Seaport Village
San Diego's Seaport Village is a delightful place to stroll around and spend an afternoon. Located right on the waterfront this area of unique shops and restaurants is one of the city's must sees. Picnic tables, benches, and waterfront patios are sprinkled throughout the area and weekends can be very busy. Outdoor performers take to the stage regularly in the afternoons, some of which can be quite eclectic. The area is easily accessible on foot from many of the nearby attractions including the USS Midway. Since there is limited and expensive parking at Seaport Village, it may be best to park a little distance away and enjoy the stroll along the waterfront to the site. Address: West Harbor Drive and Pacific Highway, Official site: http://www.seaportvillage.com/

Old Town State Historic Park
The Old Town San Diego State Historic Park gives visitors a look at the town's Mexican and early American history, and offers opportunities for shopping and dining. It was probably founded in 1820 by demobilized Mexican soldiers who had done their military service at the Presidio or in the fort on Presidio Hill, both of which are located here. Many of the historic buildings, including numerous adobe houses, have been repaired. Also located here are interesting shops and restaurants with outdoor patios. The Old Town State Historic park is the most visited State Park in California. There is no admission fee.
Address: 4002 Wallace Street. Official site: http://www.parks.ca.gov/?page_id=663
 
Point Loma and Cabrillo National Monument
Point Loma provides an incredible view out over San Diego and the Pacific Ocean. This is the place where Juan Rodriguez Cabrillo first landed on the west coast of the United States in 1542. The history of his incredible "Voyage of Discovery" is told through a variety of displays and exhibits at the Cabrillo National Monument. A large statue dedicated to Juan Rodriguez Cabrillo gazes out over the land he discovered. Also located on Point Loma is the Old Point Loma Lighthouse, built in 1858. Visitors can tour the refurbished lighthouse building. Access to Point Loma is along a very scenic roadway.

San Diego Museum of Art
The San Diego Museum of Art is a copy of the 17th century University of Salamanca, in the so-called Platero style, with finely-chiseled terracotta and silversmith work. Busts of Spanish painters adorn the façade, and their works hang in the museum's collection. The museum's collection covers a broad spectrum of works from around the world and pieces that date back to 7000 years ago. Spanish old master paintings, along with Asian Art, European Art and Art from the Americas are highlighted. Address: 1450 El Prado. Official site: http://www.sdmart.org/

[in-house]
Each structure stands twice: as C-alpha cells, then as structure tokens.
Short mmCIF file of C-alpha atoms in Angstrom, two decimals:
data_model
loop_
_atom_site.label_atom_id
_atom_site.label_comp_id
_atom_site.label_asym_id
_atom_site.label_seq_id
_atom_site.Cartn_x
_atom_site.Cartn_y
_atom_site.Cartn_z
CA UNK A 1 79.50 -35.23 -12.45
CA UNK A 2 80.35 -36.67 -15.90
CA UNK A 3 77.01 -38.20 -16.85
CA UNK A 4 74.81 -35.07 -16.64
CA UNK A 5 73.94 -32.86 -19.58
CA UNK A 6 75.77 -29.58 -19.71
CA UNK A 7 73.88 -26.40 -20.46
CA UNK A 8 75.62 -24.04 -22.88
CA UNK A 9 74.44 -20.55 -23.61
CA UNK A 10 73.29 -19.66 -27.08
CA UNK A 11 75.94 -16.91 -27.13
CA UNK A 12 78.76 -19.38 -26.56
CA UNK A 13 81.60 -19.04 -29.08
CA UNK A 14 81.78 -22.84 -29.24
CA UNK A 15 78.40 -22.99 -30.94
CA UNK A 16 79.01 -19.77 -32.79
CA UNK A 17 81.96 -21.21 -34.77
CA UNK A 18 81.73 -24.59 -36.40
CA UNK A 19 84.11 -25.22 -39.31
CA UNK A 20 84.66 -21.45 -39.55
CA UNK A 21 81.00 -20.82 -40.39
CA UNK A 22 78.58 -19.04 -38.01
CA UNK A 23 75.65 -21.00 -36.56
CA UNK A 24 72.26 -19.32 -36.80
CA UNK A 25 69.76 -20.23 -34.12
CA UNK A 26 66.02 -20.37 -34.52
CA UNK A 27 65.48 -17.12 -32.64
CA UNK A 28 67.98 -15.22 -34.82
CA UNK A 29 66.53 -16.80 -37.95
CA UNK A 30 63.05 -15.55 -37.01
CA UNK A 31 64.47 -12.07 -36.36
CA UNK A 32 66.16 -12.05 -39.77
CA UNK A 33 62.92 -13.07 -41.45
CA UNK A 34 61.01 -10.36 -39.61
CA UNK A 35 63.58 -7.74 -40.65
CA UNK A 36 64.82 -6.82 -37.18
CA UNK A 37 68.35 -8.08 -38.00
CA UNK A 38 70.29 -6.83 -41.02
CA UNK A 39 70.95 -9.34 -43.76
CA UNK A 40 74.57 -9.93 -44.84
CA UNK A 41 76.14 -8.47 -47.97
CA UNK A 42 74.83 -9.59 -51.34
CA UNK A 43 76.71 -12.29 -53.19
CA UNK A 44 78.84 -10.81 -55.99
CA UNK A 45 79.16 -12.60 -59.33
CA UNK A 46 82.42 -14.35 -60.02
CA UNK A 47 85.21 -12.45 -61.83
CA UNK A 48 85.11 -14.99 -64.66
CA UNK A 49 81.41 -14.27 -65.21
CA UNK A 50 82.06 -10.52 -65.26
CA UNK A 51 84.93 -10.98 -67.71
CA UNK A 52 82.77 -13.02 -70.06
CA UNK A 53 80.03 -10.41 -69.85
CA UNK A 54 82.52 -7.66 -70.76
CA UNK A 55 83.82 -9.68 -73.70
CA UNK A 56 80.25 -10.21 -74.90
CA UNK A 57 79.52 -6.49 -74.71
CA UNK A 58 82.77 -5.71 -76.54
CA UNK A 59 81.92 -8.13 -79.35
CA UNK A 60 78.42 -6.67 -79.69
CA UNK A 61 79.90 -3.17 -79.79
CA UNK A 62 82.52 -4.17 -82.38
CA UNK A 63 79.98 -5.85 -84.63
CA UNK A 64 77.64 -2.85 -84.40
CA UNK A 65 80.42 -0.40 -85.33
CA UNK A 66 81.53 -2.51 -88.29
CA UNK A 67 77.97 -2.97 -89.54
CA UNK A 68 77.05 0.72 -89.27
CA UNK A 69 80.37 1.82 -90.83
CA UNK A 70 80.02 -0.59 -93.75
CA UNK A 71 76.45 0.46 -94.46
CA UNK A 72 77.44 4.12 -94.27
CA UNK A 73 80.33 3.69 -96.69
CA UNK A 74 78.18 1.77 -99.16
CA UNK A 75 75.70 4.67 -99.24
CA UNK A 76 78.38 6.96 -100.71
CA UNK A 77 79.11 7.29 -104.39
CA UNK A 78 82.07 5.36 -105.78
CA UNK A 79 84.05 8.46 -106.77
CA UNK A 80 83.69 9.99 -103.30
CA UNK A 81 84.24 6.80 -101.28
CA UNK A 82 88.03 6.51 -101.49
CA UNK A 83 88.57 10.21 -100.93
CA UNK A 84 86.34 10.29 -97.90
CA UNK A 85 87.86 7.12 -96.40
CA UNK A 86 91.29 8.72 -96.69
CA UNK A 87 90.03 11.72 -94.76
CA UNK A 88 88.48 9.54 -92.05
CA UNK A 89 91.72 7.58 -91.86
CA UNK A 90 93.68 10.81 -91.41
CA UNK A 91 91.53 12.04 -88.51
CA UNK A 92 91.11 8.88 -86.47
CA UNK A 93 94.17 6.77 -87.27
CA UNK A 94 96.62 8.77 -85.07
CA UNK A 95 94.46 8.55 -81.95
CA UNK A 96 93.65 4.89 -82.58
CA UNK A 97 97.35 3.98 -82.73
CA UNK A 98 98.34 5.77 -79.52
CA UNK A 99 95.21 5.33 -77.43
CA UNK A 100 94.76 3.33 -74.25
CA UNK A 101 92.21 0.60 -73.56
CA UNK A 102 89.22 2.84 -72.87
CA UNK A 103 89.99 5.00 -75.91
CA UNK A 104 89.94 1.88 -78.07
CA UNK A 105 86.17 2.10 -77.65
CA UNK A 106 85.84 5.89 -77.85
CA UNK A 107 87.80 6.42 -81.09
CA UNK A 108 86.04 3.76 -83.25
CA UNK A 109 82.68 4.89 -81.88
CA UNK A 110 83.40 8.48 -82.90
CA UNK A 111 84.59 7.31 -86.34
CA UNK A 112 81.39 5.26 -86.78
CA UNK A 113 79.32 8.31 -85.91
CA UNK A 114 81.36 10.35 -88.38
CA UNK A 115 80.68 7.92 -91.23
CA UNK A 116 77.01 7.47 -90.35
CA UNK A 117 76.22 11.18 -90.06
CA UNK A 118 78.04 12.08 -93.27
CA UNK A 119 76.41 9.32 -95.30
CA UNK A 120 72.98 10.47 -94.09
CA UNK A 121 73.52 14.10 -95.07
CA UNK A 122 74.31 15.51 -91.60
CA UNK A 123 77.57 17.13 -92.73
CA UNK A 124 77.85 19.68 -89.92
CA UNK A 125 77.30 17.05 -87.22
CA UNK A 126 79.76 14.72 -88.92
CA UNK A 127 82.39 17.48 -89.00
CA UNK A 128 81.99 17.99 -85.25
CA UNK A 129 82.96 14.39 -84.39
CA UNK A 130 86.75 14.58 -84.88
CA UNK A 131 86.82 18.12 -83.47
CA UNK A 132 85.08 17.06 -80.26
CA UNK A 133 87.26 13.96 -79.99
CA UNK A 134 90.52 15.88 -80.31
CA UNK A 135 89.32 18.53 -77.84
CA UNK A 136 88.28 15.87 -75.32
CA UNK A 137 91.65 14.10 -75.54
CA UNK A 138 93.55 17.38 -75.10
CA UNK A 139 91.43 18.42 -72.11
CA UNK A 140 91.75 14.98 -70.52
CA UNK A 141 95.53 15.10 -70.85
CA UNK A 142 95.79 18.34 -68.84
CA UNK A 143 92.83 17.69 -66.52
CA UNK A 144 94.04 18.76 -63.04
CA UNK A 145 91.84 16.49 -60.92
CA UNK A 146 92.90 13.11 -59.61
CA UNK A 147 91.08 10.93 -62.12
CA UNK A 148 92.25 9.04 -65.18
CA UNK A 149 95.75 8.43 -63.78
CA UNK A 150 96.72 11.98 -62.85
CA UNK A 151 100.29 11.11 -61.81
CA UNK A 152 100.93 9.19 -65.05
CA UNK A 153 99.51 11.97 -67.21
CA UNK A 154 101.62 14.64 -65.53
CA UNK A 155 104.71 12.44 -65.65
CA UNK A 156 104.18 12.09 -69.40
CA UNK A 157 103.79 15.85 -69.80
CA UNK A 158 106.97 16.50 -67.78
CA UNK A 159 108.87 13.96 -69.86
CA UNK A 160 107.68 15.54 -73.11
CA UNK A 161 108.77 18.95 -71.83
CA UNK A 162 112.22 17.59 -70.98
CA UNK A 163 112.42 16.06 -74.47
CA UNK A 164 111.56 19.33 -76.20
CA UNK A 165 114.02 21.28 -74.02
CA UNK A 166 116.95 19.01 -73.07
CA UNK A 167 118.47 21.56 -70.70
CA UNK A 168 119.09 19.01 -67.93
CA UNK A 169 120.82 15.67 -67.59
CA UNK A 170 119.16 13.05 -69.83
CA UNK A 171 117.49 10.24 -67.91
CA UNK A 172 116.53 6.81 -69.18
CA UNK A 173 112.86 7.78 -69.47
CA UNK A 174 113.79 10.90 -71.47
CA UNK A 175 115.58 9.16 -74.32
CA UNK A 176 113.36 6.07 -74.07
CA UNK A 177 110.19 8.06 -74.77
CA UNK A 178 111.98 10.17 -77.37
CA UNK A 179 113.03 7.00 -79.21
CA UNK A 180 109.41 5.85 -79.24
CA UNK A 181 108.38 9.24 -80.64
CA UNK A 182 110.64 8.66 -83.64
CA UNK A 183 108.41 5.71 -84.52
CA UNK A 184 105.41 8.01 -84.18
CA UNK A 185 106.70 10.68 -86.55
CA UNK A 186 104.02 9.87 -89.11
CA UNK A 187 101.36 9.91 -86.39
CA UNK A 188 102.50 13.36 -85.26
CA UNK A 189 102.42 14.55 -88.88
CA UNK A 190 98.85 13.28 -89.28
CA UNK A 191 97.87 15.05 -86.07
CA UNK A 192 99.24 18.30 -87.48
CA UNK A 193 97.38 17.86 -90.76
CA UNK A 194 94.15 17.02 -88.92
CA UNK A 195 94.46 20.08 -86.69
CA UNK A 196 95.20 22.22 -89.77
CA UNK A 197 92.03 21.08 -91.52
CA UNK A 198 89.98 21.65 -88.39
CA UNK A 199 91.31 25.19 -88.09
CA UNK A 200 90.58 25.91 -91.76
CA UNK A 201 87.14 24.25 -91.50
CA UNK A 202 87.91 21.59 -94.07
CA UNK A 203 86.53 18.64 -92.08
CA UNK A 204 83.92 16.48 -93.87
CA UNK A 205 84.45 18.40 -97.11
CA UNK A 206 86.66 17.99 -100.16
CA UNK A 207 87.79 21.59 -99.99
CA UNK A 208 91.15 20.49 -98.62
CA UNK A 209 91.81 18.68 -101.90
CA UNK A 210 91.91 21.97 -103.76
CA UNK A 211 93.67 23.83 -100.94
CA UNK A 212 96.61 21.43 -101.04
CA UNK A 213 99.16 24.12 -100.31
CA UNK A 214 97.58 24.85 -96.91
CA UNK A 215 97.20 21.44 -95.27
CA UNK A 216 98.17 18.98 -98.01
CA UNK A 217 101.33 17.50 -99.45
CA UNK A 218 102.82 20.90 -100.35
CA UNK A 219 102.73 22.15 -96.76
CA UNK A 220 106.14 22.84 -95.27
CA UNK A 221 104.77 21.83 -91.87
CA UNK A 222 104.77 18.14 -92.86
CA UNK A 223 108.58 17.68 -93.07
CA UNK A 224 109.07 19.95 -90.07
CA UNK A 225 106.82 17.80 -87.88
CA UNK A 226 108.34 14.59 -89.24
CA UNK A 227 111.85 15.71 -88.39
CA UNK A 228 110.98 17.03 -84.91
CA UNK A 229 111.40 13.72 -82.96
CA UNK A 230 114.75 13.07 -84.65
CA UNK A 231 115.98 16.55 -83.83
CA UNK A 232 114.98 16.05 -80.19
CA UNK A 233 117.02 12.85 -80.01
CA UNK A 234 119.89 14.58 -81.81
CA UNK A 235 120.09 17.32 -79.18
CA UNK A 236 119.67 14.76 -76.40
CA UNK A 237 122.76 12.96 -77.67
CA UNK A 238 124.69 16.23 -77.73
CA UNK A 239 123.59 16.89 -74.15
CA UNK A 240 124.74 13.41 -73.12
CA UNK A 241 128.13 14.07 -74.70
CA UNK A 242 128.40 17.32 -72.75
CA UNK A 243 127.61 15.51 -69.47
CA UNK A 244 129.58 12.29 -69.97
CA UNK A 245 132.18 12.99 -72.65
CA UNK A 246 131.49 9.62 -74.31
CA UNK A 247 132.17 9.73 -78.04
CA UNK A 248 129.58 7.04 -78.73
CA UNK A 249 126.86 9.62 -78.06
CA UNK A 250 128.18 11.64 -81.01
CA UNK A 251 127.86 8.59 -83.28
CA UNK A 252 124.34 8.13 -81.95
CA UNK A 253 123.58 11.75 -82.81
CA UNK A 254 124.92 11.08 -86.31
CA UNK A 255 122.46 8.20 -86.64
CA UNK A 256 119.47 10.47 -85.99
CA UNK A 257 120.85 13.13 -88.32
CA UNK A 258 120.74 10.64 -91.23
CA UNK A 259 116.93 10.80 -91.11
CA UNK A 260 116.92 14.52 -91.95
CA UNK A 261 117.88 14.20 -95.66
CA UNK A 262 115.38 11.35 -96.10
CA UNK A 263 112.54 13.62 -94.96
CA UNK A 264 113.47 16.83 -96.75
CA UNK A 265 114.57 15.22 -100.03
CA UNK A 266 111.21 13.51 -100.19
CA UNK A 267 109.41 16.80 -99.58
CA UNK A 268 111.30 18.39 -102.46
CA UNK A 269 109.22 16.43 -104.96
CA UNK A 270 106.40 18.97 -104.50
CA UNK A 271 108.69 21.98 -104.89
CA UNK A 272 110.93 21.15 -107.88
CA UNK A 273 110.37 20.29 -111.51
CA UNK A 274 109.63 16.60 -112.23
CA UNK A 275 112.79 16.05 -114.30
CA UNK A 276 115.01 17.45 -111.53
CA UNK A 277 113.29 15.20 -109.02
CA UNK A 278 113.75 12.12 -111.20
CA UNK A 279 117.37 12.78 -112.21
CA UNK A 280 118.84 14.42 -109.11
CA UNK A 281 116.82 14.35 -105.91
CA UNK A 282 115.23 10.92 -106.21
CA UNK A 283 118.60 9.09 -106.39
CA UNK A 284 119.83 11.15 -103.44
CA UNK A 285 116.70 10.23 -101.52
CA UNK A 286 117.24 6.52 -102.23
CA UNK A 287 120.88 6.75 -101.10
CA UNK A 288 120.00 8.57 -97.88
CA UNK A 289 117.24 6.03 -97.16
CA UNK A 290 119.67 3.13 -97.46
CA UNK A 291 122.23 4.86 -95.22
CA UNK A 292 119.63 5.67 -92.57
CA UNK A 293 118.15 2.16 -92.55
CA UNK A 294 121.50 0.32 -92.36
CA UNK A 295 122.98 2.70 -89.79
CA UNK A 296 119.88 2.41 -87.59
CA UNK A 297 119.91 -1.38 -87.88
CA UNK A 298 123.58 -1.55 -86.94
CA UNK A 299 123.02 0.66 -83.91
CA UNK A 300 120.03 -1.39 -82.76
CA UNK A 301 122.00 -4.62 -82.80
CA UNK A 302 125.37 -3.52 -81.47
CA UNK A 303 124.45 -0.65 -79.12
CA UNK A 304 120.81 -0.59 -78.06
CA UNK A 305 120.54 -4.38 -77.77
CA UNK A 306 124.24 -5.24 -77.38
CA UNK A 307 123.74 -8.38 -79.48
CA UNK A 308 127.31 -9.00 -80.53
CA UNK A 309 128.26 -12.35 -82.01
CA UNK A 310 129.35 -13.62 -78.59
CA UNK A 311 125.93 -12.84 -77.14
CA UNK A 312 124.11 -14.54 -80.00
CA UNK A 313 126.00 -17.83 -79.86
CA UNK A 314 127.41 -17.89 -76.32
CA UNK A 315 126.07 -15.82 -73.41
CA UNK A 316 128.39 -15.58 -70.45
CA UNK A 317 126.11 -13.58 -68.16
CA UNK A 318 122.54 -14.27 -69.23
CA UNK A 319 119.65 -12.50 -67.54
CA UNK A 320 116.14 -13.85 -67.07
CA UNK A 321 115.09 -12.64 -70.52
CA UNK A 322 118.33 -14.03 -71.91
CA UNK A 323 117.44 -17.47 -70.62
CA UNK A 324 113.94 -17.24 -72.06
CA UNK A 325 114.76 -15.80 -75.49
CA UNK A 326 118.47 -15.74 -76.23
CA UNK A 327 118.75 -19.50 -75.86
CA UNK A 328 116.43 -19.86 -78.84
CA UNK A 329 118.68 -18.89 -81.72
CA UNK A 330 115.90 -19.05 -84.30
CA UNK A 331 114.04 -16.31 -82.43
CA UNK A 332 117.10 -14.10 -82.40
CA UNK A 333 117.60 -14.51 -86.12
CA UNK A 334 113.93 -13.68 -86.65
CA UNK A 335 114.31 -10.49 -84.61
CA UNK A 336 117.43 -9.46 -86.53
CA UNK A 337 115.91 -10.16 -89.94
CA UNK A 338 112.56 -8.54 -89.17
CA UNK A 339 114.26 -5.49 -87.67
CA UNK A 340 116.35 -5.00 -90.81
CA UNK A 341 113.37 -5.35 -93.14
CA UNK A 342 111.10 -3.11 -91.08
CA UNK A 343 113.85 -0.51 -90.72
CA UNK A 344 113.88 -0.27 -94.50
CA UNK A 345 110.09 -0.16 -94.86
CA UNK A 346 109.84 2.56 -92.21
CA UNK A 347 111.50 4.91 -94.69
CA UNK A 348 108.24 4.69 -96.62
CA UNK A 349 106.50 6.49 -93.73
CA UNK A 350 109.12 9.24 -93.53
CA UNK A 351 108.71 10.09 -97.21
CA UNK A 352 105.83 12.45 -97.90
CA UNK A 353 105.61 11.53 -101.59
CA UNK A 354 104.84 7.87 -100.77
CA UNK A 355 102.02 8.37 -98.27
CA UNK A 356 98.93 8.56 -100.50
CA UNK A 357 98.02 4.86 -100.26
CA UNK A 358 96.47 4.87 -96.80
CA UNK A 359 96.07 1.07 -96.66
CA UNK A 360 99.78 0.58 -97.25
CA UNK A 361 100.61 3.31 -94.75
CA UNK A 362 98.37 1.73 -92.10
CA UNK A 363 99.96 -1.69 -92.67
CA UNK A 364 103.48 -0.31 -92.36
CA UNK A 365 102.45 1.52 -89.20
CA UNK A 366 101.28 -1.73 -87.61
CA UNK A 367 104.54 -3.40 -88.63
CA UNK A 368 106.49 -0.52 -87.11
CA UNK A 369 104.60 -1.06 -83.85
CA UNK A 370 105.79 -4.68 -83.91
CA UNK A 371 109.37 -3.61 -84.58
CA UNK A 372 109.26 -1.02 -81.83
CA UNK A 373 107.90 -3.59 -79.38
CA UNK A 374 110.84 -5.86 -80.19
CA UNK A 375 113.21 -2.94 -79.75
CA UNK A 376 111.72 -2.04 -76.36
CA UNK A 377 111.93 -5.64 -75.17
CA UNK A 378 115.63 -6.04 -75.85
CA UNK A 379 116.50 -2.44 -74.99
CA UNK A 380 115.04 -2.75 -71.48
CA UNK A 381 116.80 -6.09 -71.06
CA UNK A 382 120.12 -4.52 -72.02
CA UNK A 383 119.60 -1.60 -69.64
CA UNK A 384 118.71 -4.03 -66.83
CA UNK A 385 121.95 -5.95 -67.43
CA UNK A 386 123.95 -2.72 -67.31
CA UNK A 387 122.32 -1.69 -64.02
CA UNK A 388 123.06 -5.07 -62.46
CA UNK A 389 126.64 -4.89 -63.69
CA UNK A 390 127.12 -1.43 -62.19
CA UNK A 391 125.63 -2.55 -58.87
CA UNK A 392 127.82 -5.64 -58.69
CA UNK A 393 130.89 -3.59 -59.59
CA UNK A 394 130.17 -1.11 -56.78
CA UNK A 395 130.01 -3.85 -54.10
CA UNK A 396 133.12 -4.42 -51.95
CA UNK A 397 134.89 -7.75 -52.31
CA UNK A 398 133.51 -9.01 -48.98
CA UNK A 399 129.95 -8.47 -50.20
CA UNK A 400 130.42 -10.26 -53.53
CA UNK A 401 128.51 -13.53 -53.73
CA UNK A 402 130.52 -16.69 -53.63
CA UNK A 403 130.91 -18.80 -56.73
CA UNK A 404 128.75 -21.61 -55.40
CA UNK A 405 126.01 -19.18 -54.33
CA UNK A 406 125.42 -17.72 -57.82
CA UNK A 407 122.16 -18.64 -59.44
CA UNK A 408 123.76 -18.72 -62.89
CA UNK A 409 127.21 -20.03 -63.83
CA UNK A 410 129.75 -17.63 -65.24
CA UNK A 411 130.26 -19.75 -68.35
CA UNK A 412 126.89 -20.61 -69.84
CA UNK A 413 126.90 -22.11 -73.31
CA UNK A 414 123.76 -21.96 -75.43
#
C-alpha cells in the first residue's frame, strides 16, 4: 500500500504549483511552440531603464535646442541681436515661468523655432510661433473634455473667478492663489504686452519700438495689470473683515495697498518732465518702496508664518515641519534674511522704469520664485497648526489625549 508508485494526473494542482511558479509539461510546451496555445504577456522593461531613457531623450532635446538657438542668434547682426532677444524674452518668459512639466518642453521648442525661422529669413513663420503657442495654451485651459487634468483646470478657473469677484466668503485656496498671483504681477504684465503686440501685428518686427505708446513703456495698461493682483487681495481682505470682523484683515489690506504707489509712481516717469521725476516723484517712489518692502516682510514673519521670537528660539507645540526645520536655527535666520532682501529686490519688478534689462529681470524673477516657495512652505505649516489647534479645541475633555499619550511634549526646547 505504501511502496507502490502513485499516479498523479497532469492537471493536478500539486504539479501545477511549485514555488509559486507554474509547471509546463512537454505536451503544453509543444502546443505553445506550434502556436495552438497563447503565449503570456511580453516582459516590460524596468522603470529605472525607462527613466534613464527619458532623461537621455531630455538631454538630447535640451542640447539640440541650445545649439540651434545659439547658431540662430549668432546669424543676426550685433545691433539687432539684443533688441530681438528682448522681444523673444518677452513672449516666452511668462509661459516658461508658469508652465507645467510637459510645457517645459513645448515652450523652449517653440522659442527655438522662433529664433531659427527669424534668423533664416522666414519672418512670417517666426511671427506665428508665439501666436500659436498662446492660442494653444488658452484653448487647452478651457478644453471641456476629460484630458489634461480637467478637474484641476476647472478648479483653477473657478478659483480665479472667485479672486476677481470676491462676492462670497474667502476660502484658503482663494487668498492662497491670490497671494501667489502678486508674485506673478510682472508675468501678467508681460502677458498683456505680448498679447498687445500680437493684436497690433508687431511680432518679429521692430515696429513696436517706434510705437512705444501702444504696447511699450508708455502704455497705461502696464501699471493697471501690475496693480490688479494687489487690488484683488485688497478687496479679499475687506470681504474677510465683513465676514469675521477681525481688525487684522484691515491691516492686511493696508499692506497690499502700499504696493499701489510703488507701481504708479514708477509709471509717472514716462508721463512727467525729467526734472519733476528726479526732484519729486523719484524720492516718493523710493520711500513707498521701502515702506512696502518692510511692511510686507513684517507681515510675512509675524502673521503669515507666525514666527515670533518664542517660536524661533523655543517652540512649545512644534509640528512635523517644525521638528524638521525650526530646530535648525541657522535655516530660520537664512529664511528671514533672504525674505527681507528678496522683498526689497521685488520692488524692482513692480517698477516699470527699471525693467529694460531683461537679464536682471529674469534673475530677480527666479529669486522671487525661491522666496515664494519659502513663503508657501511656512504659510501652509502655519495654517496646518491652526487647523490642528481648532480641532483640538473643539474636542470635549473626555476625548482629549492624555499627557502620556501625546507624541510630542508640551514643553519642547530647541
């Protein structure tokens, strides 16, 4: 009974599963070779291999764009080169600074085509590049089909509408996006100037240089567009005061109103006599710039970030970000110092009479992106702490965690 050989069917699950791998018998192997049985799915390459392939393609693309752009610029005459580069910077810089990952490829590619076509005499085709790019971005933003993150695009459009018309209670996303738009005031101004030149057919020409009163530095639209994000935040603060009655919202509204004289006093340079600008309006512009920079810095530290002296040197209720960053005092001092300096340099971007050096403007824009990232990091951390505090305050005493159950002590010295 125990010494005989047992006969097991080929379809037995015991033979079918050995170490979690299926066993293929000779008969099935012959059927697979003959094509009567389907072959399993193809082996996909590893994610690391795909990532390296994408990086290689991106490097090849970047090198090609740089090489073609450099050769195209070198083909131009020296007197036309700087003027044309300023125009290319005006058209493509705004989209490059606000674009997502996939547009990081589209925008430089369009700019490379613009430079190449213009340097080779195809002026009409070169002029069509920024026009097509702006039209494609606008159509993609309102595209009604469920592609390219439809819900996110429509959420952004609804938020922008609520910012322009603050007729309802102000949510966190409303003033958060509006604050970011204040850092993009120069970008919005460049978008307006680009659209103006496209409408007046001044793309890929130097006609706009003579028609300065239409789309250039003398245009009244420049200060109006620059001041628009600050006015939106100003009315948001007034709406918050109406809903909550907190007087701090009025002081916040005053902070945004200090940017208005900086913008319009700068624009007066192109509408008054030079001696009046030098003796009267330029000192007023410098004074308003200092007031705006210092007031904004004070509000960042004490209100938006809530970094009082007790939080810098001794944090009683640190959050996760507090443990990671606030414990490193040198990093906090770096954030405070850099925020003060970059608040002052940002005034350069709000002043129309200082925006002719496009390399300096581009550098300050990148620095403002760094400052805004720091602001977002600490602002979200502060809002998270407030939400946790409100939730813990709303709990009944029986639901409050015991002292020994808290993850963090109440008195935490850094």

Midway Aircraft Carrier Museum
Walking along the San Diego waterfront trail, visitors may be surprised when they come across one of the US military's largest ships. The decommissioned USS Midway is permanently berthed at Navy Pier. The highlights of a visit to the USS Midway Museum include over 60 exhibits and 25 restored aircraft. Over 225,000 military service personnel served on the ship and today visitors can take a self-guided audio tour to learn all about its history. For an additional fee visitors can try a flight simulator on board. Address: 910 North Harbor Drive, San Diego, CA 92101, United States
Official site: http://www.midway.org/

Horton Plaza
Horton Plaza lies in downtown San Diego between Broadway and G Street, and 1st and 4th Avenue. From an architectural point of view it is one of California's most interesting shopping centers. The bright colors and avant-garde architecture, together with the open-air displays, make it most attractive. The center contains all kinds of shops, including major department stores, numerous restaurants, and movie theaters. Address: 324 Horton Plaza, San Diego, CA 92101-5481, United States Official site: http://www.westfield.com/hortonplaza/

Mission Basilica San Diego de Alcala
This was California's first mission. In 1769 the Spanish Franciscan Father from Majorca, Junipero Serra, founded the mission stations, the first of which was built in San Diego. A few years after it was founded, however, it was moved 6 miles inland, because disputes had arisen between the Spanish troops and the Indians. In 1775 the Indians set fire to the new mission; the Fathers sought refuge with the army and it was 1777 before they built a new mission station with the help of the Indians. However, it quickly became dilapidated following secularization. Today visitors can see the old church with a bell-tower, declared a basilica in the 1970s, a beautiful garden, and a small museum. It is a National Historic Landmark. Address: 10818 San Diego Mission Road, San Diego, CA 92108-2429, United States. Official site: http://www.missionsandiego.com/